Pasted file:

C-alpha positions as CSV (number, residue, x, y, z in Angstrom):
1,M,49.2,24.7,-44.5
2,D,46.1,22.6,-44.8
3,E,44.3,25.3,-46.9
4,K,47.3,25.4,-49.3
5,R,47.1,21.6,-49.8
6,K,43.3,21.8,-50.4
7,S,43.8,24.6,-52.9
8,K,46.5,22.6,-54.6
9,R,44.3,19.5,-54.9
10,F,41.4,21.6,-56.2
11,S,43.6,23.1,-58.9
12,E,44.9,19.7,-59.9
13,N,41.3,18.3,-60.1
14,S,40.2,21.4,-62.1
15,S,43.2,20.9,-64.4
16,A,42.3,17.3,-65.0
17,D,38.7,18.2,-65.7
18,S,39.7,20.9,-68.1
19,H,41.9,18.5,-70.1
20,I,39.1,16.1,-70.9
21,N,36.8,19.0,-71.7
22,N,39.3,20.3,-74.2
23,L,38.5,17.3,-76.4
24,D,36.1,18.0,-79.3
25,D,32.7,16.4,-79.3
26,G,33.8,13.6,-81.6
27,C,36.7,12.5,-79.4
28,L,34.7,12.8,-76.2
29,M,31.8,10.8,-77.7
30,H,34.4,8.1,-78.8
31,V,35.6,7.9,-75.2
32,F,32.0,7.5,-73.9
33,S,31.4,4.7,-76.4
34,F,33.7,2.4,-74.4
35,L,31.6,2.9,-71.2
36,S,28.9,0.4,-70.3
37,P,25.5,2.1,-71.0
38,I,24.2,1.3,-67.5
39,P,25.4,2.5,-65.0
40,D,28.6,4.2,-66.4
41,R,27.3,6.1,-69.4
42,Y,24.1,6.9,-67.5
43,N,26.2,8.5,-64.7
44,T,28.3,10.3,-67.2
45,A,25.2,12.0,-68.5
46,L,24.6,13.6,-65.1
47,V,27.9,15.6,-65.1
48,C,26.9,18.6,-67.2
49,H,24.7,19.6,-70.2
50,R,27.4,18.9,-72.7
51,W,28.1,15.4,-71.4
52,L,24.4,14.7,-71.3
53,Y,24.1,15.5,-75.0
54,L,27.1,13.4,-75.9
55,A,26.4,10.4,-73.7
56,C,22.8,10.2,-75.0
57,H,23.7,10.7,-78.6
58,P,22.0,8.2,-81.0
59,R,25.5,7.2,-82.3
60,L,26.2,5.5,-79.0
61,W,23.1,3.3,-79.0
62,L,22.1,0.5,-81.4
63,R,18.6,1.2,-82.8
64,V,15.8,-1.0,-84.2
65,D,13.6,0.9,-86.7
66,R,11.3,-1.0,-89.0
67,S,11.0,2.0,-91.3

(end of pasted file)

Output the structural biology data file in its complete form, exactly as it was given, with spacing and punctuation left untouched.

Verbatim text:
C-alpha positions as CSV (number, residue, x, y, z in Angstrom):
1,M,49.2,24.7,-44.5
2,D,46.1,22.6,-44.8
3,E,44.3,25.3,-46.9
4,K,47.3,25.4,-49.3
5,R,47.1,21.6,-49.8
6,K,43.3,21.8,-50.4
7,S,43.8,24.6,-52.9
8,K,46.5,22.6,-54.6
9,R,44.3,19.5,-54.9
10,F,41.4,21.6,-56.2
11,S,43.6,23.1,-58.9
12,E,44.9,19.7,-59.9
13,N,41.3,18.3,-60.1
14,S,40.2,21.4,-62.1
15,S,43.2,20.9,-64.4
16,A,42.3,17.3,-65.0
17,D,38.7,18.2,-65.7
18,S,39.7,20.9,-68.1
19,H,41.9,18.5,-70.1
20,I,39.1,16.1,-70.9
21,N,36.8,19.0,-71.7
22,N,39.3,20.3,-74.2
23,L,38.5,17.3,-76.4
24,D,36.1,18.0,-79.3
25,D,32.7,16.4,-79.3
26,G,33.8,13.6,-81.6
27,C,36.7,12.5,-79.4
28,L,34.7,12.8,-76.2
29,M,31.8,10.8,-77.7
30,H,34.4,8.1,-78.8
31,V,35.6,7.9,-75.2
32,F,32.0,7.5,-73.9
33,S,31.4,4.7,-76.4
34,F,33.7,2.4,-74.4
35,L,31.6,2.9,-71.2
36,S,28.9,0.4,-70.3
37,P,25.5,2.1,-71.0
38,I,24.2,1.3,-67.5
39,P,25.4,2.5,-65.0
40,D,28.6,4.2,-66.4
41,R,27.3,6.1,-69.4
42,Y,24.1,6.9,-67.5
43,N,26.2,8.5,-64.7
44,T,28.3,10.3,-67.2
45,A,25.2,12.0,-68.5
46,L,24.6,13.6,-65.1
47,V,27.9,15.6,-65.1
48,C,26.9,18.6,-67.2
49,H,24.7,19.6,-70.2
50,R,27.4,18.9,-72.7
51,W,28.1,15.4,-71.4
52,L,24.4,14.7,-71.3
53,Y,24.1,15.5,-75.0
54,L,27.1,13.4,-75.9
55,A,26.4,10.4,-73.7
56,C,22.8,10.2,-75.0
57,H,23.7,10.7,-78.6
58,P,22.0,8.2,-81.0
59,R,25.5,7.2,-82.3
60,L,26.2,5.5,-79.0
61,W,23.1,3.3,-79.0
62,L,22.1,0.5,-81.4
63,R,18.6,1.2,-82.8
64,V,15.8,-1.0,-84.2
65,D,13.6,0.9,-86.7
66,R,11.3,-1.0,-89.0
67,S,11.0,2.0,-91.3